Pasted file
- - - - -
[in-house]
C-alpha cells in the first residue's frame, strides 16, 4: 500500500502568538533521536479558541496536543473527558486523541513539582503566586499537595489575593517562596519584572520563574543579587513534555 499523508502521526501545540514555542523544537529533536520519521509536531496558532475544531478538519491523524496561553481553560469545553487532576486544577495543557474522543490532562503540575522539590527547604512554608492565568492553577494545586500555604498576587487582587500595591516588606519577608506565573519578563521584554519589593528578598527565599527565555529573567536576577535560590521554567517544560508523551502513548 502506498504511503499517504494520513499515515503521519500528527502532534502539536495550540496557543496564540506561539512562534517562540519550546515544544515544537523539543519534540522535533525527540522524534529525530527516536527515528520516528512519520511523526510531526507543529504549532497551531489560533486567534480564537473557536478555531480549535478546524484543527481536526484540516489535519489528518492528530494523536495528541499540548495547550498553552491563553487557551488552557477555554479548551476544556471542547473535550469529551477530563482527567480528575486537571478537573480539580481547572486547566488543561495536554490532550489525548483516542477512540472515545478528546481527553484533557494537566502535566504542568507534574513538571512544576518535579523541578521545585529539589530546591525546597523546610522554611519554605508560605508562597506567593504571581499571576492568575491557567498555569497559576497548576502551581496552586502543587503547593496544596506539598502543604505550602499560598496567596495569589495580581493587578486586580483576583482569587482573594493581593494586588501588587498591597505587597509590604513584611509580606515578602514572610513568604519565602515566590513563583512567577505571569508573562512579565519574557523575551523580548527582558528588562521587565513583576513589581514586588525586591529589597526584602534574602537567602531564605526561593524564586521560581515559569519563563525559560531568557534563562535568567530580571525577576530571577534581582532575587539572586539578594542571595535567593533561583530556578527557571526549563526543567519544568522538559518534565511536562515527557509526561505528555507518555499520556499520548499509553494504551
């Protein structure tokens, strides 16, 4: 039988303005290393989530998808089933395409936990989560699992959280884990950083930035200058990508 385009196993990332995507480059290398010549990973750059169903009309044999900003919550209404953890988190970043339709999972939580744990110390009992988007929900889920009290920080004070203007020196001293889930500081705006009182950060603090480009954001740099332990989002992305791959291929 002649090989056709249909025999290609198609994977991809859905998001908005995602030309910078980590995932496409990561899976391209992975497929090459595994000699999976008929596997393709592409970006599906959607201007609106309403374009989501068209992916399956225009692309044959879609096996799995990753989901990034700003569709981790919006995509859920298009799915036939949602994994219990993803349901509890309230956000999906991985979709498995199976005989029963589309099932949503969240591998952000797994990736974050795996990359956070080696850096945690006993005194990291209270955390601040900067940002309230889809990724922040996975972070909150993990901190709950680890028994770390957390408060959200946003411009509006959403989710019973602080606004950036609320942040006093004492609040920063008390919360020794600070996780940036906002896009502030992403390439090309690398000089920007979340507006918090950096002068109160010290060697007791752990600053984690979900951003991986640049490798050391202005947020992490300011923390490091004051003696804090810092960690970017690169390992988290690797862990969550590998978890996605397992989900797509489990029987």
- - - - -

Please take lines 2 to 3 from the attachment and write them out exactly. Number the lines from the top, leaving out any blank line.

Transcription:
C-alpha cells in the first residue's frame, strides 16, 4: 500500500502568538533521536479558541496536543473527558486523541513539582503566586499537595489575593517562596519584572520563574543579587513534555 499523508502521526501545540514555542523544537529533536520519521509536531496558532475544531478538519491523524496561553481553560469545553487532576486544577495543557474522543490532562503540575522539590527547604512554608492565568492553577494545586500555604498576587487582587500595591516588606519577608506565573519578563521584554519589593528578598527565599527565555529573567536576577535560590521554567517544560508523551502513548 502506498504511503499517504494520513499515515503521519500528527502532534502539536495550540496557543496564540506561539512562534517562540519550546515544544515544537523539543519534540522535533525527540522524534529525530527516536527515528520516528512519520511523526510531526507543529504549532497551531489560533486567534480564537473557536478555531480549535478546524484543527481536526484540516489535519489528518492528530494523536495528541499540548495547550498553552491563553487557551488552557477555554479548551476544556471542547473535550469529551477530563482527567480528575486537571478537573480539580481547572486547566488543561495536554490532550489525548483516542477512540472515545478528546481527553484533557494537566502535566504542568507534574513538571512544576518535579523541578521545585529539589530546591525546597523546610522554611519554605508560605508562597506567593504571581499571576492568575491557567498555569497559576497548576502551581496552586502543587503547593496544596506539598502543604505550602499560598496567596495569589495580581493587578486586580483576583482569587482573594493581593494586588501588587498591597505587597509590604513584611509580606515578602514572610513568604519565602515566590513563583512567577505571569508573562512579565519574557523575551523580548527582558528588562521587565513583576513589581514586588525586591529589597526584602534574602537567602531564605526561593524564586521560581515559569519563563525559560531568557534563562535568567530580571525577576530571577534581582532575587539572586539578594542571595535567593533561583530556578527557571526549563526543567519544568522538559518534565511536562515527557509526561505528555507518555499520556499520548499509553494504551
């Protein structure tokens, strides 16, 4: 039988303005290393989530998808089933395409936990989560699992959280884990950083930035200058990508 385009196993990332995507480059290398010549990973750059169903009309044999900003919550209404953890988190970043339709999972939580744990110390009992988007929900889920009290920080004070203007020196001293889930500081705006009182950060603090480009954001740099332990989002992305791959291929 002649090989056709249909025999290609198609994977991809859905998001908005995602030309910078980590995932496409990561899976391209992975497929090459595994000699999976008929596997393709592409970006599906959607201007609106309403374009989501068209992916399956225009692309044959879609096996799995990753989901990034700003569709981790919006995509859920298009799915036939949602994994219990993803349901509890309230956000999906991985979709498995199976005989029963589309099932949503969240591998952000797994990736974050795996990359956070080696850096945690006993005194990291209270955390601040900067940002309230889809990724922040996975972070909150993990901190709950680890028994770390957390408060959200946003411009509006959403989710019973602080606004950036609320942040006093004492609040920063008390919360020794600070996780940036906002896009502030992403390439090309690398000089920007979340507006918090950096002068109160010290060697007791752990600053984690979900951003991986640049490798050391202005947020992490300011923390490091004051003696804090810092960690970017690169390992988290690797862990969550590998978890996605397992989900797509489990029987």